The writer was invited by Samoa’s National Human Rights Institution and U.N. Women as the Moderator for a session on the topic “Engaging with Religion and Faith-Based Actors to Address Family Violence” at the Ending Violence in Samoa (EViS) roundtable. The Panelists included Dr. Mercy Ah Siu-Maliko, Maiava Iulai Toma, Judge Talasa Lumepa Saaga, Afamasaga Faauiga Mulitalo-Afamasaga and Deacon Dr. Kasiano Leaupepe. This is what Mata’afa said:
Listen up good folks. In the Sunday Samoan of 18th November 2018, a series of stories about agritourism were published. A central theme of the stories is the Government’s plan to open an Agritourism Park, taking up 10 acres at Nu’u, and the reaction from members of the community.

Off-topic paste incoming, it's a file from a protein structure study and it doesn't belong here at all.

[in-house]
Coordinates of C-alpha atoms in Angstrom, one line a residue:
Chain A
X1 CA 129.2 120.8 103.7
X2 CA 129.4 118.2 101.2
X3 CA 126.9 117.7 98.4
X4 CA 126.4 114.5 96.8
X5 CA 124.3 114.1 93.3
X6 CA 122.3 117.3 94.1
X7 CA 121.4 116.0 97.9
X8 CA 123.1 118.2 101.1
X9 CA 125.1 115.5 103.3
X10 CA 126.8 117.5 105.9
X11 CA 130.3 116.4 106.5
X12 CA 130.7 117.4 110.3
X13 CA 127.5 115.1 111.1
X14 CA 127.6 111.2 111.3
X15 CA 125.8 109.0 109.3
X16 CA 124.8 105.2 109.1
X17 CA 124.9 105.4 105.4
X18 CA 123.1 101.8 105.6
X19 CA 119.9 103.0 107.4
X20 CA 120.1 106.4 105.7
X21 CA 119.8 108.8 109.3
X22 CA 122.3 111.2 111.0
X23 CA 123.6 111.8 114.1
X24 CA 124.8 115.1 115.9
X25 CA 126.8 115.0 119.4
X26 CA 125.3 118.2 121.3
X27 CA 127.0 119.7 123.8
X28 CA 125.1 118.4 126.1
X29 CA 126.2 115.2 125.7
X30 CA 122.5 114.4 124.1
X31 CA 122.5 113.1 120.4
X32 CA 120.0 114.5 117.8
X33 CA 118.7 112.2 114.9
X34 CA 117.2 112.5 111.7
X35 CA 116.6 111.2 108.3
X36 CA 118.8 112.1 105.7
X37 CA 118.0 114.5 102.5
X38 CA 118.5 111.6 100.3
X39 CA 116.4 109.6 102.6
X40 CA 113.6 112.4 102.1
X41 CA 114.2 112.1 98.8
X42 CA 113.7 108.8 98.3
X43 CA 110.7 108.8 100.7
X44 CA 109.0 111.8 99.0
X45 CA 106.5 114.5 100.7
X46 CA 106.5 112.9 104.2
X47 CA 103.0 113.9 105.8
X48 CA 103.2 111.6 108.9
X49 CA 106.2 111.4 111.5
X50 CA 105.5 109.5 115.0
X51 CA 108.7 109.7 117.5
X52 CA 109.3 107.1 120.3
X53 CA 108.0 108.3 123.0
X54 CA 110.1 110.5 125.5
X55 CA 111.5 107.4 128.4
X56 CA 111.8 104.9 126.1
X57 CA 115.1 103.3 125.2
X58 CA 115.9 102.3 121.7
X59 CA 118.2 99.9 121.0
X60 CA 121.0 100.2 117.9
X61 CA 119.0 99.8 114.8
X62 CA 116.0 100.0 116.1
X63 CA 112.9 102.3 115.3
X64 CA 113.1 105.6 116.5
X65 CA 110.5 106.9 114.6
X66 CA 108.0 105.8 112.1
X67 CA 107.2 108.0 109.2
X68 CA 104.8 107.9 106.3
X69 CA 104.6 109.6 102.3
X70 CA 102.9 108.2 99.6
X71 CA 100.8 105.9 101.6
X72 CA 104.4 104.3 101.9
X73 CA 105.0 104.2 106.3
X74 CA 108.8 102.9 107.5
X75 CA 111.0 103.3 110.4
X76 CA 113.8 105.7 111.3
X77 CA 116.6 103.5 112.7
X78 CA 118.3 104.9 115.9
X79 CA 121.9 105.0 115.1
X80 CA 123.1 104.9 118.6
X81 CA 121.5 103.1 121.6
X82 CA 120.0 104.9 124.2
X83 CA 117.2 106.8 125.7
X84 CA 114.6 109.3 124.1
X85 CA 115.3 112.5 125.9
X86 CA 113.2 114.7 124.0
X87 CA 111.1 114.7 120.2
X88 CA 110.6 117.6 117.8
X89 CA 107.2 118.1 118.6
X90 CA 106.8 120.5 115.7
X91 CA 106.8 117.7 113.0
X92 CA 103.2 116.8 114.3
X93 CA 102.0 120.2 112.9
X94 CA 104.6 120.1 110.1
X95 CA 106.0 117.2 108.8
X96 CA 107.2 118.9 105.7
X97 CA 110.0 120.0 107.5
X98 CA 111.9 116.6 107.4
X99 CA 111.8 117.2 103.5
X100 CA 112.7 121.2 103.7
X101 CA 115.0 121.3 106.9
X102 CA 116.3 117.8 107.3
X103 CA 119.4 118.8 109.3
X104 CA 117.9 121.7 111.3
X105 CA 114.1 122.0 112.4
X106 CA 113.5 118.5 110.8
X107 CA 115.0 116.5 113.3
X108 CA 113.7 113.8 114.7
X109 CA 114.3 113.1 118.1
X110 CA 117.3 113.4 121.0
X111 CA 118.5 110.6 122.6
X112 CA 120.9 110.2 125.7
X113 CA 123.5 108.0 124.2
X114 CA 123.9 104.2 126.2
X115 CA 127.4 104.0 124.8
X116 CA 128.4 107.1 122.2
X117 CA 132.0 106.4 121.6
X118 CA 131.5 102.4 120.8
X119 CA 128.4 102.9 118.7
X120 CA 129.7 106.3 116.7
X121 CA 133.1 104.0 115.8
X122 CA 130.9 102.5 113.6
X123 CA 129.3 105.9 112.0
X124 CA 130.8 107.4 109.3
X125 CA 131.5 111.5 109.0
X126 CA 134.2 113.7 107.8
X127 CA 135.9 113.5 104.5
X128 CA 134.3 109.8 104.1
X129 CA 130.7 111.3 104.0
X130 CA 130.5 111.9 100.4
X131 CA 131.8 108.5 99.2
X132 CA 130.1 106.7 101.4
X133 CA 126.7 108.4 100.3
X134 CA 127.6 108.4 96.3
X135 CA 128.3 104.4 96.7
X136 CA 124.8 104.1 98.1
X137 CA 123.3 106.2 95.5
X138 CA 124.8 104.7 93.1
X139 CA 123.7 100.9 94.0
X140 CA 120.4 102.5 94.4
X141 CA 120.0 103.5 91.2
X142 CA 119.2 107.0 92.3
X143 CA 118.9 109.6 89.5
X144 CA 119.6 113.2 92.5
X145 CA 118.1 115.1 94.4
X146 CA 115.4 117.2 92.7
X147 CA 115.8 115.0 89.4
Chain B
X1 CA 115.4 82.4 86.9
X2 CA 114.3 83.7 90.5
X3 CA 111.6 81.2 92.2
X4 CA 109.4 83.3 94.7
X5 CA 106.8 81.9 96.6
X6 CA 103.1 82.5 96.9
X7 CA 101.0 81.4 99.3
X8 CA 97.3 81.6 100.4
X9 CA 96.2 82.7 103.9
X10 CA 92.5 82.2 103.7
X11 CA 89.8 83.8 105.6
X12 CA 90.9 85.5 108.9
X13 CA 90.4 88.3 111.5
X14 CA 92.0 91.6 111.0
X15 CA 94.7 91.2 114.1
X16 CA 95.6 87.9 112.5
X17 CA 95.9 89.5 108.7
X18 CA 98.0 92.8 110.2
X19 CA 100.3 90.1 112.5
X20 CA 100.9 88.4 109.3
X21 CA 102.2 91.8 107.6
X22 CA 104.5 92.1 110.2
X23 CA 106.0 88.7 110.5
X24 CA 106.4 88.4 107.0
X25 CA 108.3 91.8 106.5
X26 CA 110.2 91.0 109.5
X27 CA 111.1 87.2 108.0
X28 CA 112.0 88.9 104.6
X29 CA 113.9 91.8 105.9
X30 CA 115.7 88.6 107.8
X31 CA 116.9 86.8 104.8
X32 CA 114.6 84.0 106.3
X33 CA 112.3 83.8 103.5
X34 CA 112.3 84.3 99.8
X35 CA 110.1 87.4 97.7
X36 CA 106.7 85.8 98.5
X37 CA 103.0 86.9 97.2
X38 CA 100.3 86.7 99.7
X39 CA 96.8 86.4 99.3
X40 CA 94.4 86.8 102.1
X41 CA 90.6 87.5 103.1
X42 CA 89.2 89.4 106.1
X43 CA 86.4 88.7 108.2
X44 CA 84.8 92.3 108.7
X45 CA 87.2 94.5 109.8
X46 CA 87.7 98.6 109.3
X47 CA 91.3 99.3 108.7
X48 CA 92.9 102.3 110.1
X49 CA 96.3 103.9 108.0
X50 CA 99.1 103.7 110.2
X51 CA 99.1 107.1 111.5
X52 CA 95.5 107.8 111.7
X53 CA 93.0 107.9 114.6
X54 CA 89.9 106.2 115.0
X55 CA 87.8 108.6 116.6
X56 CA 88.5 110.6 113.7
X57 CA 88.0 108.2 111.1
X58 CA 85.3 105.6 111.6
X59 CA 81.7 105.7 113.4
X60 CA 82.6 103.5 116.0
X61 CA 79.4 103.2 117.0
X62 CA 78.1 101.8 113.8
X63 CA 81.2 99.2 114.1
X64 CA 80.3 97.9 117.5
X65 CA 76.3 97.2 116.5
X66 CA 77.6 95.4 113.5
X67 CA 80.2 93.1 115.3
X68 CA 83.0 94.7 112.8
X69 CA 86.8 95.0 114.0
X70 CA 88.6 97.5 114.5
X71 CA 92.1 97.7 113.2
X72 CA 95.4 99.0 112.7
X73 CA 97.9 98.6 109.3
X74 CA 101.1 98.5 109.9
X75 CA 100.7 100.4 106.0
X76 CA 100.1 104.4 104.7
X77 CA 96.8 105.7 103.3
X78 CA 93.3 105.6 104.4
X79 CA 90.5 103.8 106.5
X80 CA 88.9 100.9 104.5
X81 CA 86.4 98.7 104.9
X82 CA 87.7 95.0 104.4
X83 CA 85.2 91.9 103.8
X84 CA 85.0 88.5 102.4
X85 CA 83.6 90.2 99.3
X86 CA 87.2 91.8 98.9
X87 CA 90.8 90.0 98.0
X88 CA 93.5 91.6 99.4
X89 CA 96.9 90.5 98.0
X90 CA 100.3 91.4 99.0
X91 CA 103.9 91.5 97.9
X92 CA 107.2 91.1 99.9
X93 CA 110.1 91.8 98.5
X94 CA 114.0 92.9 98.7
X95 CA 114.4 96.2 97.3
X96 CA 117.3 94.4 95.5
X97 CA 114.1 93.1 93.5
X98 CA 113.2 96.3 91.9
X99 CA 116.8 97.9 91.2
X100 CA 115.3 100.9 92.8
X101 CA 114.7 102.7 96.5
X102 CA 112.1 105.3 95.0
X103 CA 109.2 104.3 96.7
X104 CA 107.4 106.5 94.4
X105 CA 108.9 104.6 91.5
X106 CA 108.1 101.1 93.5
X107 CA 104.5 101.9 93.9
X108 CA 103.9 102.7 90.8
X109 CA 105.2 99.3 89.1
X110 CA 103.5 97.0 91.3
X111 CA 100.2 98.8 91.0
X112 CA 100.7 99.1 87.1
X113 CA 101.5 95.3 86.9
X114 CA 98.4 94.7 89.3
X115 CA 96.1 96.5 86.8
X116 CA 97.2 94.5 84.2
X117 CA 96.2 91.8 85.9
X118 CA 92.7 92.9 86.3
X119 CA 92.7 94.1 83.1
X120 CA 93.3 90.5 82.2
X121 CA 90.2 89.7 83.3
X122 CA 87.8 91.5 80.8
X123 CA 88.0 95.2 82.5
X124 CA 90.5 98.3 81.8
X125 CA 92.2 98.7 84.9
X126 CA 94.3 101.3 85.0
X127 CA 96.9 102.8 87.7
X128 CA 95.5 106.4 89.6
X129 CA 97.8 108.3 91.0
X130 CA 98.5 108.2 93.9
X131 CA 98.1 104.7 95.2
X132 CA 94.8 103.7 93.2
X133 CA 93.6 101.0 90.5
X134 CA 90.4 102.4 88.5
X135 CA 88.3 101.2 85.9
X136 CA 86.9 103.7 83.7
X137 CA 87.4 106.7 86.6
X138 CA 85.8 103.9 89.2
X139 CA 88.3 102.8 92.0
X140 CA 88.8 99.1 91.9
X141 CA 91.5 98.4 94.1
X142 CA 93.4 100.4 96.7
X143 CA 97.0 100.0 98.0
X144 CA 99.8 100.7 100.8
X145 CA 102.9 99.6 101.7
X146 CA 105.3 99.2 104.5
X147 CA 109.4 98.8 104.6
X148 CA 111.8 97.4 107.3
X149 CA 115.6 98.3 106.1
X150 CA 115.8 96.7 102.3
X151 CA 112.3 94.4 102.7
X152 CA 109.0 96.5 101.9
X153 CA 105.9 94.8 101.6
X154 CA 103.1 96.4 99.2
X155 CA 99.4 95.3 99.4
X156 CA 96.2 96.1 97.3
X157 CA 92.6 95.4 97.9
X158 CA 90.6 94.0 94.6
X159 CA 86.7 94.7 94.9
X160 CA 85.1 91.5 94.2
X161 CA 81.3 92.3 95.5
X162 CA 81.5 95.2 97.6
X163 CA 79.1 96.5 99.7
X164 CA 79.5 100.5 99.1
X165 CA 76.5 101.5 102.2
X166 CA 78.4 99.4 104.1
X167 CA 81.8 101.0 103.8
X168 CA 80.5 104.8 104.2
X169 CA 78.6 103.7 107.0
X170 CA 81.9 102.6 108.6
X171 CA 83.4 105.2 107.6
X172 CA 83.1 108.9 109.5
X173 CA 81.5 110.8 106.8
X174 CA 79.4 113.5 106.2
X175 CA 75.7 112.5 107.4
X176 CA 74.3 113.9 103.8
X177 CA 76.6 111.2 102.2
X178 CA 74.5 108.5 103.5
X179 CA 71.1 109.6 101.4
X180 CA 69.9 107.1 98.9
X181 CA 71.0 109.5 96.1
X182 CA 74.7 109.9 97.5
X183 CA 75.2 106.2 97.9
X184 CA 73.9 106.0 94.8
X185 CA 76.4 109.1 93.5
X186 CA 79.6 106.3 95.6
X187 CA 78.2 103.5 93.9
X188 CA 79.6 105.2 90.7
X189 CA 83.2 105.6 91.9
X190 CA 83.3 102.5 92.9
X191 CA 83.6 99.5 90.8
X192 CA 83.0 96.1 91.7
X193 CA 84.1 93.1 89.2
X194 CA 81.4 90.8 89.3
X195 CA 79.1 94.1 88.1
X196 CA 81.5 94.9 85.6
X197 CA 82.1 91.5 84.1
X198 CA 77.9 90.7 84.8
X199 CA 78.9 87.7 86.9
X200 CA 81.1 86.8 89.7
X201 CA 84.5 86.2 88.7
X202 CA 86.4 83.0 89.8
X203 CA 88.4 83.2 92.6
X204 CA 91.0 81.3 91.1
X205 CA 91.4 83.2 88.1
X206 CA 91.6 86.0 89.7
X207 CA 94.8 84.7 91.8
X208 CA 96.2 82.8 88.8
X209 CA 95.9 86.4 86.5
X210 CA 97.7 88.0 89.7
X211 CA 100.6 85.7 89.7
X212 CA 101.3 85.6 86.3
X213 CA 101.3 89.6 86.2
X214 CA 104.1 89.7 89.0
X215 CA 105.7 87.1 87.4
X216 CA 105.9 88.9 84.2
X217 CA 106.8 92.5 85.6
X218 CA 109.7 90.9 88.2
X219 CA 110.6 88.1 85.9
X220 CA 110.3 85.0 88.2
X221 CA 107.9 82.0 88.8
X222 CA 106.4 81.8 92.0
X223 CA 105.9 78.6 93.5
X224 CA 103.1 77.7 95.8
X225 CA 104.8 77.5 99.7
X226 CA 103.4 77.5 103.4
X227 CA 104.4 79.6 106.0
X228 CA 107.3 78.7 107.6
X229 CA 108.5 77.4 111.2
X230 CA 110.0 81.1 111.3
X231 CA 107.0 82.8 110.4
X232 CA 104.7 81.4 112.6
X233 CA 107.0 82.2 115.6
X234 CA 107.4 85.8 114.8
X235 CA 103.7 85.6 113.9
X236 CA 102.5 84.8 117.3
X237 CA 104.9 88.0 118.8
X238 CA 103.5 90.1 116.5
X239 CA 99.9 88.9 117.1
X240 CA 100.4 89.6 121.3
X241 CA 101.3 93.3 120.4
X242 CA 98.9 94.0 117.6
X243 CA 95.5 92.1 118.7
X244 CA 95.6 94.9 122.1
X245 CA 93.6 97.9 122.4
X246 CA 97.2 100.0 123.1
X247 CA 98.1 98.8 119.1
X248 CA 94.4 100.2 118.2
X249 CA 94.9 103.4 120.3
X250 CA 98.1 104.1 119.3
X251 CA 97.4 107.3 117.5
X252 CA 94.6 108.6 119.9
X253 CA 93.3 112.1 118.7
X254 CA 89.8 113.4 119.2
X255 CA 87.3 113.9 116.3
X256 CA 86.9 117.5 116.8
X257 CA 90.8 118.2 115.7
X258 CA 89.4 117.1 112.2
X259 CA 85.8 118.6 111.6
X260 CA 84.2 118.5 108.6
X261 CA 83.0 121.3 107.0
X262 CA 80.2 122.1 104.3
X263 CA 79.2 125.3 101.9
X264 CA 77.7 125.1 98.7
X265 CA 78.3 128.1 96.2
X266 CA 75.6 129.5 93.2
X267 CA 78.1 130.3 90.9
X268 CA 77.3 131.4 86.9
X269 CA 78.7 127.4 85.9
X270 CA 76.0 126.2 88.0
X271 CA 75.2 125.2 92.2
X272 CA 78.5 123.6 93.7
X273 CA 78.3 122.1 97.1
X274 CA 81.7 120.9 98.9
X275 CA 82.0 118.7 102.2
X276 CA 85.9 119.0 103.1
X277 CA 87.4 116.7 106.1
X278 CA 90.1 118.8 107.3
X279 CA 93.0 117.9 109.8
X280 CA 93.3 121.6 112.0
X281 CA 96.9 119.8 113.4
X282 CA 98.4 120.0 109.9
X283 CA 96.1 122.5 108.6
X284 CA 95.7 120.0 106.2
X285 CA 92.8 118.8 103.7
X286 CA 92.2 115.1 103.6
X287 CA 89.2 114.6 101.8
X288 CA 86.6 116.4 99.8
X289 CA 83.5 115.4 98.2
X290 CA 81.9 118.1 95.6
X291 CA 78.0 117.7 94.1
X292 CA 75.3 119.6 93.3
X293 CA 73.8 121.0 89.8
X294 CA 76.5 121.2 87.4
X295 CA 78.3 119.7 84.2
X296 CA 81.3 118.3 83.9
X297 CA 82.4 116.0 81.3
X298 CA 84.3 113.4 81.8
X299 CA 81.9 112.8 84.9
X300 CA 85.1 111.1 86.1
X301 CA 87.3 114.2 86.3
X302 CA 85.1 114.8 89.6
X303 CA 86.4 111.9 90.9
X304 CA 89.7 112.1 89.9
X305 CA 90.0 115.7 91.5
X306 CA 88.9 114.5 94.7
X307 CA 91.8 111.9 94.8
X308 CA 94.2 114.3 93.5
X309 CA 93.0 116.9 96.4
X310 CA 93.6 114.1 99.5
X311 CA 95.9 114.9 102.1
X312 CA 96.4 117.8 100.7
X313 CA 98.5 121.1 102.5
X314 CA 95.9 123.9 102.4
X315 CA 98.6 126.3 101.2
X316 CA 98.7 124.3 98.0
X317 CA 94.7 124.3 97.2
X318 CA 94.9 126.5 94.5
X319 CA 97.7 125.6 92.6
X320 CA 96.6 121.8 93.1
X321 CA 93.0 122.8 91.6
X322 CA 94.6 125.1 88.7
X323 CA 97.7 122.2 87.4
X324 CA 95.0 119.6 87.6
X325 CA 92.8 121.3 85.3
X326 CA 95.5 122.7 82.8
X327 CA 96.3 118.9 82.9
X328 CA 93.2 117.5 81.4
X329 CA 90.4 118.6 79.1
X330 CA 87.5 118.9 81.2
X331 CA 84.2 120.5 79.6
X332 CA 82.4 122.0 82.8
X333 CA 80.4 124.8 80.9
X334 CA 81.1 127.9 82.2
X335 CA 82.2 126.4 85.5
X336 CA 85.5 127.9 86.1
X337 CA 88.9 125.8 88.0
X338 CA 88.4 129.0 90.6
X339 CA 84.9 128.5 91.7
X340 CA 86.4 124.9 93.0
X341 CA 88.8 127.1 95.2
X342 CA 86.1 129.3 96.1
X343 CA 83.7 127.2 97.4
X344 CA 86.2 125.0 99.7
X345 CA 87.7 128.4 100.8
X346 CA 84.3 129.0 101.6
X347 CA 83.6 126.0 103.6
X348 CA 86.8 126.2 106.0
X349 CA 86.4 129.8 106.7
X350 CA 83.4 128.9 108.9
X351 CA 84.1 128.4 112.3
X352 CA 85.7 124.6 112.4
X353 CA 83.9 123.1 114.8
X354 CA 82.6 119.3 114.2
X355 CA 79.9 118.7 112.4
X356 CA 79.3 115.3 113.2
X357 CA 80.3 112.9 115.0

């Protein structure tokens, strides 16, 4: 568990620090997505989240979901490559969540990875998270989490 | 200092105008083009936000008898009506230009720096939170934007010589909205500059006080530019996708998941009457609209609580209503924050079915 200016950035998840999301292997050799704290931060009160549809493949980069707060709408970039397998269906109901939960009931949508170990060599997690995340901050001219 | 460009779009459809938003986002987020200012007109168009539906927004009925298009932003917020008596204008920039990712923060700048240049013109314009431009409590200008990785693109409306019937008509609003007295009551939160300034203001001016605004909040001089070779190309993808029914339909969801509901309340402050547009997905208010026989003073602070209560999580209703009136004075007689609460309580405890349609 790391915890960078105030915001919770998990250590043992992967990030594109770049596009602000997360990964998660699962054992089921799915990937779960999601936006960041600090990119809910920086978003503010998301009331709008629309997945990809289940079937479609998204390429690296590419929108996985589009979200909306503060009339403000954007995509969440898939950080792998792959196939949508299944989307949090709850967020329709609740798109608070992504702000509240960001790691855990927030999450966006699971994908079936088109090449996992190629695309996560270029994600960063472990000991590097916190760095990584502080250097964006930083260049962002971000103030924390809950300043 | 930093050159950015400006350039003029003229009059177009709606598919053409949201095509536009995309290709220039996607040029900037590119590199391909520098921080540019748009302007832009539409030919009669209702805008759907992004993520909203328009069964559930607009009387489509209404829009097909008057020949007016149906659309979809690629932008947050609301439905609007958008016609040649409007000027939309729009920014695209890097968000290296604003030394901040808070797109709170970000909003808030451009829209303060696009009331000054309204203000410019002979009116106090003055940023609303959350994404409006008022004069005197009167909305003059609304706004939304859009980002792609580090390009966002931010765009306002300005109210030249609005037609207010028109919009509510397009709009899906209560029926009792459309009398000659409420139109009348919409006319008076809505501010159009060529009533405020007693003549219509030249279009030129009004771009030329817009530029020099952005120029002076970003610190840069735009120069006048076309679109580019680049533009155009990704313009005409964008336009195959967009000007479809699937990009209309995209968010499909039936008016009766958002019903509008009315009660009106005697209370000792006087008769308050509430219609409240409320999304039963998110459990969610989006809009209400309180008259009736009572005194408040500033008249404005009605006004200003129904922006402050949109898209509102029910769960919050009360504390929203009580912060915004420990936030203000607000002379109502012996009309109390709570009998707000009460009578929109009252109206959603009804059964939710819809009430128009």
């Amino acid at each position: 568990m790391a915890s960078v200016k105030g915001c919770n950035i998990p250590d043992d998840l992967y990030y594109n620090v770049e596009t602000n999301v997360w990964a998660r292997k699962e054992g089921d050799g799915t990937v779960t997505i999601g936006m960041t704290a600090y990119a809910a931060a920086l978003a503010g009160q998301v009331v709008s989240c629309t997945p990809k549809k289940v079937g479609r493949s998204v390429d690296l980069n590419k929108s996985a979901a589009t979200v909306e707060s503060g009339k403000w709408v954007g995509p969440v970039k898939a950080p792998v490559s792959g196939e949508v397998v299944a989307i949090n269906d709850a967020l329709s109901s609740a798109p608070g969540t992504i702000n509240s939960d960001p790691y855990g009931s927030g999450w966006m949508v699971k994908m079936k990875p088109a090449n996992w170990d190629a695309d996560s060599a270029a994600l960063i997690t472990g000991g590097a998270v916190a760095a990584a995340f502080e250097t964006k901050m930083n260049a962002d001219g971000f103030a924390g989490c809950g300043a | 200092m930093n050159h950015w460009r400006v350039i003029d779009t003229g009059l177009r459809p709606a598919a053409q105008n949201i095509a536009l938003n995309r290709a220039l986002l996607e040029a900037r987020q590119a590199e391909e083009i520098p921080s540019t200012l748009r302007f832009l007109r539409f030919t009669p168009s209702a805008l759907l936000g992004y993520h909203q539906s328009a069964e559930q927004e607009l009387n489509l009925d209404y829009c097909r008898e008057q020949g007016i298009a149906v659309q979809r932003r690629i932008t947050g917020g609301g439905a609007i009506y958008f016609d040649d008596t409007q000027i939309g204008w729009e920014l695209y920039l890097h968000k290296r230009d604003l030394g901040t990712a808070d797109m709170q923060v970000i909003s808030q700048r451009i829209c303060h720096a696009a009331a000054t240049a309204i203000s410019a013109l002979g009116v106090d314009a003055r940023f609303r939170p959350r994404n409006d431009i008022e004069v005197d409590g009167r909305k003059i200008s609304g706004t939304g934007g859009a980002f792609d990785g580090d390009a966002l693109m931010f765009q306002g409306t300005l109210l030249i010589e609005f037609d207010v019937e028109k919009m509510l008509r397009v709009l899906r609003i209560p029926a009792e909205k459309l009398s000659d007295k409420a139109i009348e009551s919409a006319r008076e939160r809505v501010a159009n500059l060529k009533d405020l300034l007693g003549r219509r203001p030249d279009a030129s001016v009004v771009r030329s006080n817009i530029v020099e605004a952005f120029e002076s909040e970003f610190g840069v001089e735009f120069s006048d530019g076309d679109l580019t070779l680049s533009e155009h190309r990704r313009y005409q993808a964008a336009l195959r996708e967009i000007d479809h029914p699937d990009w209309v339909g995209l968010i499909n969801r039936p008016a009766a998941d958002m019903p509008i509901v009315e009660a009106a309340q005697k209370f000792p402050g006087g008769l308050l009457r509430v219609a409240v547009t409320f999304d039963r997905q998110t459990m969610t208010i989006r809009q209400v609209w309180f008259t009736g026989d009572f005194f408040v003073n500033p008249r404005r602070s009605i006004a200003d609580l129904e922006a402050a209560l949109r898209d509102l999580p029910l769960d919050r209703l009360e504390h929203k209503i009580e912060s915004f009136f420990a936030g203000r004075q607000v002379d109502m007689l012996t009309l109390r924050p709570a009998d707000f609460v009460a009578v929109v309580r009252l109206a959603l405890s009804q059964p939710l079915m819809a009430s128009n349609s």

The tussle between the Police and the Land Transport Authority (L.T.A.) over the enforcement of traffic infringements and the collection of fines is an interesting one. Purely from an outside perspective, it appears to be a show of who has the biggest muscles and how far one can flex them.
Times have changed and so have people. There is absolutely no doubt about that regardless of whether we are talking about Samoans or any other ethnic group. Here on these shores, while we’d like to think that Samoans are civilised people and that our actions will always be dictated by fa’aaloalo, ava fatafata and alofa, we must accept it’s not all that way anymore. For some people.
All eyes are on Papua New Guinea this weekend as it hosts what is arguably one of the biggest meetings a Pacific nation would have to accommodate in recent memory, the Asia-Pacific Economic Cooperation (A.P.E.C.) Summit.